Indigenous life is already a kind of gay communism. This is my willful desire to pull together world-building tendencies sometimes in conflict with each other. Maybe you already know that Engels wrote about the Iroquois or that in Leslie Marmon Silko’s words, “Marx stole his ideas from us, the Native Americans.” But what does any of that have to do with being gay? It’s less to do with the “being” and more with a doing: gays, communists, Natives make and remake the world in more egalitarian forms, or that’s what we should be doing.
There have been glimmers of interconnectivity across Indigenous life and gay practice; a lens as large as communist thinking might direct this wavering light forward. I consider the tribe, as one form of organizing reproduction and relationships, as an angle into the shared political project of fostering indigenous life and gay practice outside the nuclear family and all the harm and drudgery that follow from it.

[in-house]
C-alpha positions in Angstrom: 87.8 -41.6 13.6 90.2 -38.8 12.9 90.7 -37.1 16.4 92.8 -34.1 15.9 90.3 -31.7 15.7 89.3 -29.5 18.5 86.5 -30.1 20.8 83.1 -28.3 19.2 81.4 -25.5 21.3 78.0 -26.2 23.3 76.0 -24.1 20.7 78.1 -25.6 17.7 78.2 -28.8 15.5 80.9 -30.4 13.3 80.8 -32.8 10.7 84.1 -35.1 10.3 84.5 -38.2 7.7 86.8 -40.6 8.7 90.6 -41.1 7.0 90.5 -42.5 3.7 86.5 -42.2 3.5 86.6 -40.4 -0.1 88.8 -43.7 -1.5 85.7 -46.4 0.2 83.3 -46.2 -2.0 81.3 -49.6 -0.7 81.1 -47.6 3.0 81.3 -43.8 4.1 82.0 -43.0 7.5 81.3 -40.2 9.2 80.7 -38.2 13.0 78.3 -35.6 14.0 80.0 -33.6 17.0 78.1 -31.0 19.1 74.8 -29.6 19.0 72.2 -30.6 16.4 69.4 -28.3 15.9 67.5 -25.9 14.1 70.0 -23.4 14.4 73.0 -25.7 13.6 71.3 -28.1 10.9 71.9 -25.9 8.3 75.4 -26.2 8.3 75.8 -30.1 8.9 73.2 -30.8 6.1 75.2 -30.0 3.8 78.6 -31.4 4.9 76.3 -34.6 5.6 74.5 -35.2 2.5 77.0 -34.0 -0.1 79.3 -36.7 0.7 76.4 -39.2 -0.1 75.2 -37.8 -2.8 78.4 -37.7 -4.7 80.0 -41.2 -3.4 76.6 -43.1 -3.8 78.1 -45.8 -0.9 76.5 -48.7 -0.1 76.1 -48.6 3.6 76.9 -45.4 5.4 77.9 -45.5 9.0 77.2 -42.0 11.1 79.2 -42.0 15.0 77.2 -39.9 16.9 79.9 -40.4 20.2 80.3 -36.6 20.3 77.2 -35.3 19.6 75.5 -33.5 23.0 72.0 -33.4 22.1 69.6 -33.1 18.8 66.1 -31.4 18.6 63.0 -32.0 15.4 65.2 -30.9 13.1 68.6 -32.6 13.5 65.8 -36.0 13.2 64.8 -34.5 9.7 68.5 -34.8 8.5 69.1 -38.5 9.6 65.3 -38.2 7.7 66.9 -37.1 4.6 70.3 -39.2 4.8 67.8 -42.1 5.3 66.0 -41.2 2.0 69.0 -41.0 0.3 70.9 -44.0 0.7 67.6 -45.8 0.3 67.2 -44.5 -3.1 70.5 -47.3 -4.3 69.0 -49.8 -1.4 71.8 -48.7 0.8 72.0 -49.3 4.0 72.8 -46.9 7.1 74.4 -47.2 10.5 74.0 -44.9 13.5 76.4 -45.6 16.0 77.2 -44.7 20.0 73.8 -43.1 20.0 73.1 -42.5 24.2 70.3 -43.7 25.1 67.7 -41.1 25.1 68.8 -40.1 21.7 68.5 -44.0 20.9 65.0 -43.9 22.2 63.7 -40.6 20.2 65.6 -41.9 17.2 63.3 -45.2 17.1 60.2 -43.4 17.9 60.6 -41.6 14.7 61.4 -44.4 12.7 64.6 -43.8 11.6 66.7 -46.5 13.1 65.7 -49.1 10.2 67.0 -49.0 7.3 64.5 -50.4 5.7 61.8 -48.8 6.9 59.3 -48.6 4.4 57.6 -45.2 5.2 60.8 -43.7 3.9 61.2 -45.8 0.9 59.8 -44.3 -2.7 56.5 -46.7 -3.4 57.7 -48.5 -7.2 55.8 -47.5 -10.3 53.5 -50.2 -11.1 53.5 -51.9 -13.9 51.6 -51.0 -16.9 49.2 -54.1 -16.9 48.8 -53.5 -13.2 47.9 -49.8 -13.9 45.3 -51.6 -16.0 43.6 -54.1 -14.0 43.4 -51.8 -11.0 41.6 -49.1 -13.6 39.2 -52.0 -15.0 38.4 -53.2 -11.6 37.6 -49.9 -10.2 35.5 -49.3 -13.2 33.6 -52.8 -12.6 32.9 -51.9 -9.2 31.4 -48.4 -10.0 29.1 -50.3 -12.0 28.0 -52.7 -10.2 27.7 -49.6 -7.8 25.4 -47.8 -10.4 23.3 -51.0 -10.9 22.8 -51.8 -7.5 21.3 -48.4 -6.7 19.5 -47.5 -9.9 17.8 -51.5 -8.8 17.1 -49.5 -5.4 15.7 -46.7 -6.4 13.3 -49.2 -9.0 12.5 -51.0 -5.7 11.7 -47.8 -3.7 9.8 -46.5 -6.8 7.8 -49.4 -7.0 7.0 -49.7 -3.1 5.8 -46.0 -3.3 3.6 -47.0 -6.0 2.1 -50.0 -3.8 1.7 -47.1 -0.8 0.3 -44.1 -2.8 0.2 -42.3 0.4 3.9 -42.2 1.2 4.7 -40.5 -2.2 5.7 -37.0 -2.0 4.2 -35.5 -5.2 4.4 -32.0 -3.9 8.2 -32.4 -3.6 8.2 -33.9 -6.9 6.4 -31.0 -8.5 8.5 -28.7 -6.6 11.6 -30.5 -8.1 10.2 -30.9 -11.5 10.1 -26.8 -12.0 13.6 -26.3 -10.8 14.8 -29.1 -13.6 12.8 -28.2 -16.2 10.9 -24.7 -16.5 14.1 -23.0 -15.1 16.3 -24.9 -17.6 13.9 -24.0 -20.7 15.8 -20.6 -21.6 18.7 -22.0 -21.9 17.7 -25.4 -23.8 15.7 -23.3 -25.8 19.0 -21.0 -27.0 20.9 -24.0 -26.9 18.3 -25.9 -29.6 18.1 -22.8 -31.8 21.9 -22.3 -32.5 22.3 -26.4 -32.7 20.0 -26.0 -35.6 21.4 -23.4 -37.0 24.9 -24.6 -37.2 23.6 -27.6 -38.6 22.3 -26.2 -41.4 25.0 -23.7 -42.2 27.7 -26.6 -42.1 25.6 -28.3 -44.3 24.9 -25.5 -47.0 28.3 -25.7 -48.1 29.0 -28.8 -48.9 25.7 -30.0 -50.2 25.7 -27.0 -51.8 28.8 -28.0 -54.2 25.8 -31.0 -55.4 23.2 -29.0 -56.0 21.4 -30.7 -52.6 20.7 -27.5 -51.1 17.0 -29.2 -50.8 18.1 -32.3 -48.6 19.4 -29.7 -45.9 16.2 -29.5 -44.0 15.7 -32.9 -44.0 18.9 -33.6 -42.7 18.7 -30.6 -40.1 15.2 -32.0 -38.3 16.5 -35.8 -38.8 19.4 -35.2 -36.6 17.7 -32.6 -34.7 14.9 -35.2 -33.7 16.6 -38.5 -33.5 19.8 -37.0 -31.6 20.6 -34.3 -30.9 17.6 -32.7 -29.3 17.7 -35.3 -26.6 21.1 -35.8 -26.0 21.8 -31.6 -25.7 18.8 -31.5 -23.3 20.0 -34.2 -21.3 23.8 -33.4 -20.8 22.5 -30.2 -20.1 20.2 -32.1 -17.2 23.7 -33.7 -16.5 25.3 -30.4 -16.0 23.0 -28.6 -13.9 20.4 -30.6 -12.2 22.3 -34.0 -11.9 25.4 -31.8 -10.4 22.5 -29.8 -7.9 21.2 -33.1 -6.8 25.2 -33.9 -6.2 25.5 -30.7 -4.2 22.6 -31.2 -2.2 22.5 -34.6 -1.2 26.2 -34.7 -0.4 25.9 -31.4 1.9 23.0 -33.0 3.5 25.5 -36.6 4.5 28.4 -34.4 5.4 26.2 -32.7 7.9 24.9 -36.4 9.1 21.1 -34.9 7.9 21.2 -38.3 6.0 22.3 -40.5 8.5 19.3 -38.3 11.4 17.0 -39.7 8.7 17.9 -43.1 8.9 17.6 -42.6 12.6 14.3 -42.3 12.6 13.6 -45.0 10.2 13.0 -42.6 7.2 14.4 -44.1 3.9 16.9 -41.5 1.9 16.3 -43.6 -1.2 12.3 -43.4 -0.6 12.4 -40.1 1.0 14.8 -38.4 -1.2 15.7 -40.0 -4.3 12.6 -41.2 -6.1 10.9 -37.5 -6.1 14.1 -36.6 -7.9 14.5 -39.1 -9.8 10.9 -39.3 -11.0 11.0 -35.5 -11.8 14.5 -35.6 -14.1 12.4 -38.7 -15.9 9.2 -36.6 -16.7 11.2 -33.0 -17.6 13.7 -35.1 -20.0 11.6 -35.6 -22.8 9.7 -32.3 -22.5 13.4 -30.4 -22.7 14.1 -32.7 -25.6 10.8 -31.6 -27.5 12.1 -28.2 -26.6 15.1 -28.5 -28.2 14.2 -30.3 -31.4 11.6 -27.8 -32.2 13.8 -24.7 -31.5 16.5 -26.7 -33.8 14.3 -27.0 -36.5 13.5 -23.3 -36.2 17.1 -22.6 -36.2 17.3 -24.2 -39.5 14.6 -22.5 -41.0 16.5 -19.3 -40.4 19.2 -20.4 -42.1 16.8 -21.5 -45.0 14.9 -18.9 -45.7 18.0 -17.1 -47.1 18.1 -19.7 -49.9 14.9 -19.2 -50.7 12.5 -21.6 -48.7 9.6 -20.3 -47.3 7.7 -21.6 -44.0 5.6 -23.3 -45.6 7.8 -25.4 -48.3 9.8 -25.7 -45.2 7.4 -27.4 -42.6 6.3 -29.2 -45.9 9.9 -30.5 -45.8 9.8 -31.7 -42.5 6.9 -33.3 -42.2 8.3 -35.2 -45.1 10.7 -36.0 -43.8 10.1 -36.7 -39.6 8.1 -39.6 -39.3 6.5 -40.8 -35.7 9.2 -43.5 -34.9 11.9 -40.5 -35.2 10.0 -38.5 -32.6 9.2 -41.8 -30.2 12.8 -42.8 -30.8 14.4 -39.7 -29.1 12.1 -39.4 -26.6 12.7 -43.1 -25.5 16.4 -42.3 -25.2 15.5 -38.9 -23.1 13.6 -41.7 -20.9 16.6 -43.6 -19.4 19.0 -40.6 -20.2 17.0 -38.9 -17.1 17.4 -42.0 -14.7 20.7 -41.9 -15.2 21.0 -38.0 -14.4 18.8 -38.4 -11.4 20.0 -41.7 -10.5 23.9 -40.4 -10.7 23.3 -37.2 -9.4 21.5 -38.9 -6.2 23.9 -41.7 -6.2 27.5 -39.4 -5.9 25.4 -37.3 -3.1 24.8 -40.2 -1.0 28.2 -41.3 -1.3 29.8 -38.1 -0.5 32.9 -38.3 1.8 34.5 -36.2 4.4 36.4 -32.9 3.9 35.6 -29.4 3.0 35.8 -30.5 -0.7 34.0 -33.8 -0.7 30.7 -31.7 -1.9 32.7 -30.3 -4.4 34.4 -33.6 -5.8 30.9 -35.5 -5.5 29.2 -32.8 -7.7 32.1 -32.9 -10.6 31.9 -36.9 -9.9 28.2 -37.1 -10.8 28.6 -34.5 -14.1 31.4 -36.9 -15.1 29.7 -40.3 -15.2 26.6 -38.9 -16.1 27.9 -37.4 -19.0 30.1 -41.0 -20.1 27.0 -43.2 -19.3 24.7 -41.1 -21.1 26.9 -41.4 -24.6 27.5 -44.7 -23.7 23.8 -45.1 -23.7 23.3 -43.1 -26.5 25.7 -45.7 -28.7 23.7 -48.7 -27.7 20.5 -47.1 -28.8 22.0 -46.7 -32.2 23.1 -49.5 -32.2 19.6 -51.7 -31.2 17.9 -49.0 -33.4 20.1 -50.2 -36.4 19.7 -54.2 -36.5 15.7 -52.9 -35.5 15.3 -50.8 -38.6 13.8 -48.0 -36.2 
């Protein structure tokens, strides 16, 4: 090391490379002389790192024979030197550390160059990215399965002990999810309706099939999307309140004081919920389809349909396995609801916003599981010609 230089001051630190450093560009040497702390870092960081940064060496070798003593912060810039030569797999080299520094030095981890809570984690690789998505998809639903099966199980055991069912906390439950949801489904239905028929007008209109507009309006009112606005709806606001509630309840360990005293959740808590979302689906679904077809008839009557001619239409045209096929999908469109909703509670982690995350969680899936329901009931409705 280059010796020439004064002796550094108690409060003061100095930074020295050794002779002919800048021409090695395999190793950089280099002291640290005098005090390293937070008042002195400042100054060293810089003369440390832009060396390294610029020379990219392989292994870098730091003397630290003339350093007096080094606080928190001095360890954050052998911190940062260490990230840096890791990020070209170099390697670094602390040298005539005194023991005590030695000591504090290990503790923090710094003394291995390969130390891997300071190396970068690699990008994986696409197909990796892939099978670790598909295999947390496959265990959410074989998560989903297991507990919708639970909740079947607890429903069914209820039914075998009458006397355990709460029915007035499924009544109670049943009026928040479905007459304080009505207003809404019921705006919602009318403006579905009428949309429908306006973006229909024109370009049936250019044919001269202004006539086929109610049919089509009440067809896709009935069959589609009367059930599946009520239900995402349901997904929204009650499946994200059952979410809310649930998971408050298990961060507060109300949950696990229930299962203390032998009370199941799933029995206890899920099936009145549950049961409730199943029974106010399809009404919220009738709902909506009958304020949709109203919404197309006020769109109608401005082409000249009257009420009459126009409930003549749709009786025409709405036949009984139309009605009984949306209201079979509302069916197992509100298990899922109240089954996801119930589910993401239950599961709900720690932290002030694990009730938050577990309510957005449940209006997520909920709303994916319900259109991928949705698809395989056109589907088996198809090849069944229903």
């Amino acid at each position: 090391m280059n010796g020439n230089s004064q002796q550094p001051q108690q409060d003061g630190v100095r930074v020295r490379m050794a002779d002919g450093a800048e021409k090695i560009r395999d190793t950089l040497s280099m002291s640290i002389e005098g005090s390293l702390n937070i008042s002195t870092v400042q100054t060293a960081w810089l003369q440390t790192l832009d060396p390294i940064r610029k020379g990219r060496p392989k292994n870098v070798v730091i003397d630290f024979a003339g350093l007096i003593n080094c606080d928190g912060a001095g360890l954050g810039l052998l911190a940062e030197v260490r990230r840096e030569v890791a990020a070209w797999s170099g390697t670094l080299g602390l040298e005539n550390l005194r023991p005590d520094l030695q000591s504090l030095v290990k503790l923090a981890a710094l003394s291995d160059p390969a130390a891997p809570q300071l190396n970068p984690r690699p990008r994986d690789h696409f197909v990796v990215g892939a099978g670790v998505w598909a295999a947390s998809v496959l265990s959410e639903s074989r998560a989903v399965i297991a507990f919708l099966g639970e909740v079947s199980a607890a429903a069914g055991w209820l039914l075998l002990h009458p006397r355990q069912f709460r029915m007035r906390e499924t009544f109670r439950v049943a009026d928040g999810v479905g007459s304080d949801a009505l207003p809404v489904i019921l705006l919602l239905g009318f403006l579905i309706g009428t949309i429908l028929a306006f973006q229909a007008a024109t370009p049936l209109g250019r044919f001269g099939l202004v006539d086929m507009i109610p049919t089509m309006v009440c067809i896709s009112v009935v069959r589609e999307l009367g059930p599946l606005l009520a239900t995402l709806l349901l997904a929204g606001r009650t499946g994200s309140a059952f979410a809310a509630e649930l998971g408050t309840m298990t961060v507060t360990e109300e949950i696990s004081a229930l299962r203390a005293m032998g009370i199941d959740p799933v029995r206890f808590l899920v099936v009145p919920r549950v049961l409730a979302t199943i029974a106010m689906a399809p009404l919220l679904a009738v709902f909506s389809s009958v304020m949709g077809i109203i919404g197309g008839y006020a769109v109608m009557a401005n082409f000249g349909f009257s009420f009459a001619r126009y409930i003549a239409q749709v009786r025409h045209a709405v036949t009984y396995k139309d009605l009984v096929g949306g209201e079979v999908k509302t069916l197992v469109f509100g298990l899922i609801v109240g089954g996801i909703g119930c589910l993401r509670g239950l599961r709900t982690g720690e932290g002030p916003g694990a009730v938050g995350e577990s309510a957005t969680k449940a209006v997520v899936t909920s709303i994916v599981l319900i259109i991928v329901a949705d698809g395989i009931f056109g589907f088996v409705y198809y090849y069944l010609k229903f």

From the 1970s on but probably in some instances earlier, white gays in settled North America have hung their hopes of liberated sexual futures onto the idea of the tribe. This aspiration for tribalism has only occasionally and with extreme limit supported the ongoing tribal formations of Indigenous peoples, often imagined as roaming around a pre-contact past and disappearing after the catastrophic arrival of heterosexuality. The tradition continues today when queers on Grindr can choose to belong to their sexual preference by clicking on their “tribe”: twink, bear, trans, discreet. These categories, Billy Ray Belcourt argues, only make sense if considered part of a “post-Indigenous genocide” where actual tribal entities do not coexist. For gay settlers, the tribe provides an alternative form of collectivity, one attached to floating forms of Native American spirituality without the inconvenience of actually existing Indians.